You don’t realize how important it is…until it is.
Let me tell you about the time we had an intern working for us who dressed very professionally at the office. Let’s call him Bob. He donned his best khakis, button down, and Sperrys every week. A business casual flair that suffices in today’s more relaxed environments. You’d even be fine having Bob meet with clients as you help mentor and propel his career aspirations.
Then, there’s Suzy, also a summer intern who generally wears appropriate skirts, slacks and dresses at work. Thank goodness women aren’t required to sport pantyhose anymore, except for maybe at the most conservative banks. At a creative agency, we tend to be more informal. There’s no dress code, per say. But there’s the common sense code we sometimes take for granted that everyone understands. All that came to a screeching halt when we were at an off-site event for a top client and Suzy showed up in Daisy Dukes. Yes, that’s right. Super short, fringed denim shorts. Only then did I realize that I forgot to give my whole team a heads up about what’s expected wardrobe-wise when representing Walk West. Lesson learned.
This leads to part of the curriculum we teach in our Building Executive Presence workshop. How you show up counts, in a figurative and literal fashion. Whether you like it or not, people make split-second decisions about you based on the way you look – completely separate from your actual work, position, credentials, education, or initials after your name.
Do you project confidence? Are you comfortable in your own skin? Are you authoritative? Can you handle a client-facing meeting? Part of that equation is what you choose to wear at work, in an interview, giving a speech, or on camera.
At the beginning of my television career, I was a behind-the-scenes producer for the early morning newscast at the CBS affiliate in Tallahassee, Florida. My hours were 11:00 pm to 10:00 am–the graveyard shift. I was not on camera, but I wanted to be. So, on most days (nights), I wore church dresses and suits borrowed from my Mom’s closet.
One morning, the general manager of the TV station walked into the newsroom and he asked, “Sharon, why do you always dress up? No one ever sees you while you’re working the overnights.” I responded, “One day, there’s going to be breaking news, and none of the reporters will be around, and you’ll have to send me to cover the story. And I’ll be ready.”
Guess what? That’s exactly what happened about 4 months later when I got my first on-air break, leading to a full-time on-air position at that station. It bolsters the famous quote that our parents often say.
“Dress for the job you want, not the job you have.”
What’s With All the Hoodies and Yoga Pants
At what point did it become not only acceptable, but the norm to wear exercise clothes in a business setting? Unless you’re a personal trainer, why does the modern work culture allow attire that teenagers wear to school or the gym? In my opinion, unless you’re Mark Zuckerberg, “activewear” doesn’t have a place at the office. I’m not suggesting we institute strict rules about what we do wear at the office. But until our society evolves into Star Trek-style, genderless uniforms, optics matter, which means what you wear matters.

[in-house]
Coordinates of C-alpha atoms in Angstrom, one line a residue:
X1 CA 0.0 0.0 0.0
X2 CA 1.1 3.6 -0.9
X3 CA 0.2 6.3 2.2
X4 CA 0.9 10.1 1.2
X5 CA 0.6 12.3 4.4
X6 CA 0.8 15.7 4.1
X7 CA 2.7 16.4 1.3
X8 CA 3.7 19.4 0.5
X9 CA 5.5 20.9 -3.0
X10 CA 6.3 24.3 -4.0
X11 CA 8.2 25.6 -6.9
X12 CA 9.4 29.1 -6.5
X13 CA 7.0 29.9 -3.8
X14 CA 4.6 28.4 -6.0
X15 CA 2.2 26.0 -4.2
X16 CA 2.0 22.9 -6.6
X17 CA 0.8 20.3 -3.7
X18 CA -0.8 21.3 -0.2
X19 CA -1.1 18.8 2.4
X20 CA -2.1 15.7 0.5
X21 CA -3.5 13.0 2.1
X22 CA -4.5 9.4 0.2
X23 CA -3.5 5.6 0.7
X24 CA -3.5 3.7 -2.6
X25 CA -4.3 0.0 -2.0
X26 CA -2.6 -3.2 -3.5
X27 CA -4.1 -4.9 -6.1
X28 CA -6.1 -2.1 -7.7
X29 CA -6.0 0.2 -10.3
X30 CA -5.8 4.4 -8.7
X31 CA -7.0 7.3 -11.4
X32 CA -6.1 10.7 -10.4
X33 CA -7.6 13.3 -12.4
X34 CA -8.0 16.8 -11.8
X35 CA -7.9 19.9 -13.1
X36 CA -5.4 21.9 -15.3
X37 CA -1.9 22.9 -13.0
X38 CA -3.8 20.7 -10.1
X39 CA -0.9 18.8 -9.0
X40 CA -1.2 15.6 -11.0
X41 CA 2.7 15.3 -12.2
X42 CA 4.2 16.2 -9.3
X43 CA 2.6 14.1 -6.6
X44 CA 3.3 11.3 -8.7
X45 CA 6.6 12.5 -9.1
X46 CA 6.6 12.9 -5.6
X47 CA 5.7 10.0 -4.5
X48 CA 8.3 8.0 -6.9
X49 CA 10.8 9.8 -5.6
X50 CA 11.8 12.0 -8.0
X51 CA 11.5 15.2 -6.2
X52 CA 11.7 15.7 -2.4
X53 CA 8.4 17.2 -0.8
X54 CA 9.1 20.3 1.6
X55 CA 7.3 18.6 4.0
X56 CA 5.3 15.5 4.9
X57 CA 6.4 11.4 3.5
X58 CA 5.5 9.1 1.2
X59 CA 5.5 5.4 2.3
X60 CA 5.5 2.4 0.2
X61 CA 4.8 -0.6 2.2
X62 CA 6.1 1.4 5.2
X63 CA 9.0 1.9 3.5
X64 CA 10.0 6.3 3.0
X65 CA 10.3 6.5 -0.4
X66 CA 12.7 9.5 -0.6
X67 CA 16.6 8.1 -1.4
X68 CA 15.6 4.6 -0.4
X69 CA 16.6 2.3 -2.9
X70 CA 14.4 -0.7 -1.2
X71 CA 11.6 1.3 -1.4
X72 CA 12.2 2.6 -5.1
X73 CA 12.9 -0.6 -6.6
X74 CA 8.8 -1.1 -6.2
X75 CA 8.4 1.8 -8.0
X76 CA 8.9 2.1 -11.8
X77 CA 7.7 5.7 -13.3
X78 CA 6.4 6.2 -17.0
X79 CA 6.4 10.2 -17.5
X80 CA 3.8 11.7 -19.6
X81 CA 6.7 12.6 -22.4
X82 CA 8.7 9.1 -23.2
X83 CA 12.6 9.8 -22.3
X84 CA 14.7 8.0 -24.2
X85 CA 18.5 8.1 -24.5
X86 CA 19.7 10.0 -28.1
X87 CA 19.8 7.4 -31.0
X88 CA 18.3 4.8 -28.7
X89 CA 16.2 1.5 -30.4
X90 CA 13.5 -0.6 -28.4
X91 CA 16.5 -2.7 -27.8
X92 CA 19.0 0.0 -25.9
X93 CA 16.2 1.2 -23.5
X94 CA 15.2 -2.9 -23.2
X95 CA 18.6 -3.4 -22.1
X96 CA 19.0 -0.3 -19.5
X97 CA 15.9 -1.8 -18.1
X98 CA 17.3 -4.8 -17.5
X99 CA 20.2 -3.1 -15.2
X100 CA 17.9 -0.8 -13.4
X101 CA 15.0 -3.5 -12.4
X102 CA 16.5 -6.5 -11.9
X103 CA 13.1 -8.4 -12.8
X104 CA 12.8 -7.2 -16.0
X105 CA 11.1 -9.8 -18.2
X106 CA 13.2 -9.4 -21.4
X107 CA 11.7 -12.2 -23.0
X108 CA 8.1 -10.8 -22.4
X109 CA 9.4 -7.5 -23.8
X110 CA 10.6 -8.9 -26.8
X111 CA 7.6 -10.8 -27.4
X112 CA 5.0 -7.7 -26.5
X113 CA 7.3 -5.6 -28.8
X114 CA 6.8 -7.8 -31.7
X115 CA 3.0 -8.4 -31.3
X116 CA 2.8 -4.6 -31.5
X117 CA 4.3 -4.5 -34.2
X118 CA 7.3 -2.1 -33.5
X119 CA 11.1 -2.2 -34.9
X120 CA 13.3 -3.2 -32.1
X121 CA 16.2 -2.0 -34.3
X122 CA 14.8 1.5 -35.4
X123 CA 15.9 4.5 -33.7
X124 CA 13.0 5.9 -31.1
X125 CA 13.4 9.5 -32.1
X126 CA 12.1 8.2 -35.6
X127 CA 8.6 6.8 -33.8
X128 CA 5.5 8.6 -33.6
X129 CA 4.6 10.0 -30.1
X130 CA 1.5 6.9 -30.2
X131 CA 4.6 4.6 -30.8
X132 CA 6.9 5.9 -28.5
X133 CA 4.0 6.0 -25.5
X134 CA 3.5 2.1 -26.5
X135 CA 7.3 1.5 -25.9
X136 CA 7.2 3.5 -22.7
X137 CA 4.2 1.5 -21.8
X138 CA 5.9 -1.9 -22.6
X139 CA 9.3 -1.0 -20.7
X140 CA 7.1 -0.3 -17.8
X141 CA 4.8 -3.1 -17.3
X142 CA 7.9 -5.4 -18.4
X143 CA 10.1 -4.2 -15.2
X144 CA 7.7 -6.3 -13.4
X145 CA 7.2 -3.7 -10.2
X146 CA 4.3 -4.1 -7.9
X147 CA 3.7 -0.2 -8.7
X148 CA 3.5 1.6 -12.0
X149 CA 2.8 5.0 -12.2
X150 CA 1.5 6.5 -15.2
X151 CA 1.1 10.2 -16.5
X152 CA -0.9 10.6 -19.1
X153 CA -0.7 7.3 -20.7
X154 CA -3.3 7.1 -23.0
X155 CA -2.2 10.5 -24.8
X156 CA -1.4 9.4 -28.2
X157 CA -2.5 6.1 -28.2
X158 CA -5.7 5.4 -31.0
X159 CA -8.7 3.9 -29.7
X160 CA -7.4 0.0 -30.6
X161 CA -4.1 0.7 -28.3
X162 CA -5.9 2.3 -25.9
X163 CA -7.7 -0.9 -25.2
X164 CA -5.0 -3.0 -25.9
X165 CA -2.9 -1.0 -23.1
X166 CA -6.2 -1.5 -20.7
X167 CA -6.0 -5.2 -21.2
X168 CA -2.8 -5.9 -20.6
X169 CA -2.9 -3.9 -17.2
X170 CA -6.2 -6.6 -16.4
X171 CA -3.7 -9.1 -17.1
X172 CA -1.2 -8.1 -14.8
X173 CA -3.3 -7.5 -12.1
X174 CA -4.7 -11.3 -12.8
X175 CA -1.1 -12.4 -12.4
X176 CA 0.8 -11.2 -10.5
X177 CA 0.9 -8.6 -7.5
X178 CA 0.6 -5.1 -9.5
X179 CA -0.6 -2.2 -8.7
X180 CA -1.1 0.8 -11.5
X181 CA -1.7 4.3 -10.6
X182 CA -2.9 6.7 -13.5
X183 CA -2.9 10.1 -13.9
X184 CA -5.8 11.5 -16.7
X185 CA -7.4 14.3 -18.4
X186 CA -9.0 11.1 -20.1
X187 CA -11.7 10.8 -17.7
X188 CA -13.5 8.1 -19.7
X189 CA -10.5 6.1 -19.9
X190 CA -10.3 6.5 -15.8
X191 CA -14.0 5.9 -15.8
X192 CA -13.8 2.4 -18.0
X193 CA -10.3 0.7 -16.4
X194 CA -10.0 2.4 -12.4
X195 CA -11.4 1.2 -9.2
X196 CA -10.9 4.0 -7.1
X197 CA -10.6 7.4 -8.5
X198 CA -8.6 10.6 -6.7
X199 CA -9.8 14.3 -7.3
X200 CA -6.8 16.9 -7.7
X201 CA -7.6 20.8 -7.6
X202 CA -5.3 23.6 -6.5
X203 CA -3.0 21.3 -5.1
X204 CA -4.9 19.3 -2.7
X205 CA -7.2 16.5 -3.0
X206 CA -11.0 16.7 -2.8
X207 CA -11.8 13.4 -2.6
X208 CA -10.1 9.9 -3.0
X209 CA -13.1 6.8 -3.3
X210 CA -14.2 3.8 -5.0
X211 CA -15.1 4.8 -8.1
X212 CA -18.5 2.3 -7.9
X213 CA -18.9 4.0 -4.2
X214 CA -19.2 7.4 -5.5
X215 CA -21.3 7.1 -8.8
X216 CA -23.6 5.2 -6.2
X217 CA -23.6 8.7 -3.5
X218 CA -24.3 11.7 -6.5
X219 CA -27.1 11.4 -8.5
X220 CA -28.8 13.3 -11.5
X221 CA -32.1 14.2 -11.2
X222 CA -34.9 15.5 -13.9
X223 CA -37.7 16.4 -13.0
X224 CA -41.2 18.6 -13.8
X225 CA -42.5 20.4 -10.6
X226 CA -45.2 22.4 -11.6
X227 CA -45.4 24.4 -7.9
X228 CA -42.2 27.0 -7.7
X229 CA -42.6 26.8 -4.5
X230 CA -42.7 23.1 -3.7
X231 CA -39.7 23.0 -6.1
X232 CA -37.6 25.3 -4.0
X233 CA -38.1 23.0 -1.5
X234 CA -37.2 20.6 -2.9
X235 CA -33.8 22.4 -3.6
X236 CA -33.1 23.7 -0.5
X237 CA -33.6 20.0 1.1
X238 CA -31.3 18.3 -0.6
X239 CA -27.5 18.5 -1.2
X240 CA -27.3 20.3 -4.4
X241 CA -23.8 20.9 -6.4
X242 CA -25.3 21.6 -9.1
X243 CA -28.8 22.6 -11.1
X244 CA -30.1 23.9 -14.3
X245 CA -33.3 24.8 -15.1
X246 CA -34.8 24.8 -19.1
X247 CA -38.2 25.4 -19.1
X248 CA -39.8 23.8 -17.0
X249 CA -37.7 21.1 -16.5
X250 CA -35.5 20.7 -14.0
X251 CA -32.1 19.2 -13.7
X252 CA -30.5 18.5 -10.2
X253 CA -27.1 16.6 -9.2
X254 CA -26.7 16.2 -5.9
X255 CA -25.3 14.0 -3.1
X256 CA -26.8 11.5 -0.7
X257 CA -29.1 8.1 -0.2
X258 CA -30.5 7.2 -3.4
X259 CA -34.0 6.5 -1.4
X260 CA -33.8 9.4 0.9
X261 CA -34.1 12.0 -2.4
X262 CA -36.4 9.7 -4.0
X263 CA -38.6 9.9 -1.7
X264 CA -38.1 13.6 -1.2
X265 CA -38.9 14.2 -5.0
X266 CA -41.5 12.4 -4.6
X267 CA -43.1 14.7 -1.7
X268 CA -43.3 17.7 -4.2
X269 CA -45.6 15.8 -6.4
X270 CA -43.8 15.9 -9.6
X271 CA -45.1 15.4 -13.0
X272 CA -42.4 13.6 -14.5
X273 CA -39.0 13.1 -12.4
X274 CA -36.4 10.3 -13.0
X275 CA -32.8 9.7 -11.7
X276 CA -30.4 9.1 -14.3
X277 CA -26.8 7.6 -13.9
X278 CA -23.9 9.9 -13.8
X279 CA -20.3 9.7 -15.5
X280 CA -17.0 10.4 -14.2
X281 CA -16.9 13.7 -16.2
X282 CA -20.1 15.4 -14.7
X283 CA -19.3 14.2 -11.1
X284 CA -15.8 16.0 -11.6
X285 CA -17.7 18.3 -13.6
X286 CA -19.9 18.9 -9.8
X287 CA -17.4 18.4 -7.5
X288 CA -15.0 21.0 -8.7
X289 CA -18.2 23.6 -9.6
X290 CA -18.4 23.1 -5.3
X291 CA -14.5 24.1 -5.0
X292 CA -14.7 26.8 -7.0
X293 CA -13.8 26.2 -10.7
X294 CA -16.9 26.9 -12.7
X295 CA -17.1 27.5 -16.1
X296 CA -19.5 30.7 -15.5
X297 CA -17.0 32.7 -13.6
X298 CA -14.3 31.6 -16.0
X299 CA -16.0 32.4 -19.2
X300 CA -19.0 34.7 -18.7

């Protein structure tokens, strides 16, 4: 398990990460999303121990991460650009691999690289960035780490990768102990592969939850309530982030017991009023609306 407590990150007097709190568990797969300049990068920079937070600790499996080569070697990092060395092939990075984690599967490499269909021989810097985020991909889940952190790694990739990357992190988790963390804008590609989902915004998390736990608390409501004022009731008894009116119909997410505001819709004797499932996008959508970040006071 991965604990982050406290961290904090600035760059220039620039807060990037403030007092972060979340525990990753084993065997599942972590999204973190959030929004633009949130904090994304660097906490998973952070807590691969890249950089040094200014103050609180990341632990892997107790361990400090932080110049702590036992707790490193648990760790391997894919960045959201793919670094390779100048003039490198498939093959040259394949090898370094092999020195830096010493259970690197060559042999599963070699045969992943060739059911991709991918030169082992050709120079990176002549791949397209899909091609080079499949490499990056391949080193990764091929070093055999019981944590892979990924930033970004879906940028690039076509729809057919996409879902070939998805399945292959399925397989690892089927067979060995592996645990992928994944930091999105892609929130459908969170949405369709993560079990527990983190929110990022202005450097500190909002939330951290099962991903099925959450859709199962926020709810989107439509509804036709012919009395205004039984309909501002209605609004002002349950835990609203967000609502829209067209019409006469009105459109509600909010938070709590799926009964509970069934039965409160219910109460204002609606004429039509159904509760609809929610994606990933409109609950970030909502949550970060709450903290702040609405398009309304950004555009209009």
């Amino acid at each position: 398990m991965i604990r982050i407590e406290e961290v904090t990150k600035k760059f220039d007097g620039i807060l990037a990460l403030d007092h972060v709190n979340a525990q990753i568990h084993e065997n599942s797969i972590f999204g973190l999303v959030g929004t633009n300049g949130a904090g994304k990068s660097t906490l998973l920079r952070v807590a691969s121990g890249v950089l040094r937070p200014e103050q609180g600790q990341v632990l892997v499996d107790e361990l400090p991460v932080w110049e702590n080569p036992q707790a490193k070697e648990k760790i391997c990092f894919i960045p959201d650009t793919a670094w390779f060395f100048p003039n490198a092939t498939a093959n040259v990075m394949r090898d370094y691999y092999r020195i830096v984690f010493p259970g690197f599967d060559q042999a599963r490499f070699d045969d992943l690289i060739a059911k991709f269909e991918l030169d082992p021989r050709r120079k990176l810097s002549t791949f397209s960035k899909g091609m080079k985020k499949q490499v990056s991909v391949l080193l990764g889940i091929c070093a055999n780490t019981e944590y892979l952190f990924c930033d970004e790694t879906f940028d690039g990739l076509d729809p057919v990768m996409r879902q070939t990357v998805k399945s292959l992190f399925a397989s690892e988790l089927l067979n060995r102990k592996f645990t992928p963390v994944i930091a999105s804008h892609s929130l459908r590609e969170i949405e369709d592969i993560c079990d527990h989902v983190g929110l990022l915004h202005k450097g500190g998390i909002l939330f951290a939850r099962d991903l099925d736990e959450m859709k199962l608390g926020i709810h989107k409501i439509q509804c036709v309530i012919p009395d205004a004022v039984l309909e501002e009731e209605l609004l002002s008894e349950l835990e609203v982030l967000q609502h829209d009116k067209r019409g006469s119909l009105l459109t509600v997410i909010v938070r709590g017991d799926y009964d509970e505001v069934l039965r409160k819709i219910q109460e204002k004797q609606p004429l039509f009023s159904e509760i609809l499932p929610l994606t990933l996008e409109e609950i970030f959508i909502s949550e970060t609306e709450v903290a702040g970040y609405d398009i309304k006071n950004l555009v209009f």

Take the First Step
Believe it or not, you can up your wardrobe game without going broke. Take a look at a few of the affordable outfits I found recently online from Walmart, Target, and Amazon.
Check out this little gem from Ross Dress for Less:
Your Moment in the Spotlight
In our presentation coaching, media training, and on-camera workshops, we are very deliberate about recommendations for what to wear on stage and on camera.
Top Tips to Dress for Success:
- Dressing in business or business casual attire is always safe.
- Keep your audience/program in mind.
- Studio lights generate a lot of heat, so don’t overdress unless it’s outdoors.
- Will a microphone be clipped to your clothing or will it be a hand mic?
Materials that are too soft or flimsy (silk or satin) are difficult for mics to attach.
- Try to avoid black and white–washes everyone out.
- Wear bright colors, preferably jewel tones. Men look best in French blue button downs.
- Avoid patterns like plaids, checks, polka dots, and busy geometrics–they mess with the cameras.
- Try to wear a v-neck blouse or blazer–it elongates your body. Yes, being on camera makes you look bigger than you are.
- Make sure your jewelry or accessories are not overpowering, too shiny or too heavy.
- Women, make sure your skirt or dress will cover everything if you cross your legs during a seated interview.
- Test outfits beforehand, if time permits.
- If you are traveling by plane or train to your interview destination, don’t wear your interview apparel on the way. You don’t want to be on camera sporting a huge
coffee stain, broken heel, ripped jacket, or run in your hose.
- Manage your makeup–everyone should wear makeup for television interviews, even men.
If you’re a fan of Steve Harvey and Family Feud, you might have picked up on the attire they instruct families to wear on TV. If you didn’t notice it before, you will now. Look at the bright, solid colors. Everyone’s complexion looks better with those primary shades front and center.
Are you ready to put your best foot forward to improve your optics? We can work with you one-on-one or in small groups to help you make a great impression at work and elsewhere.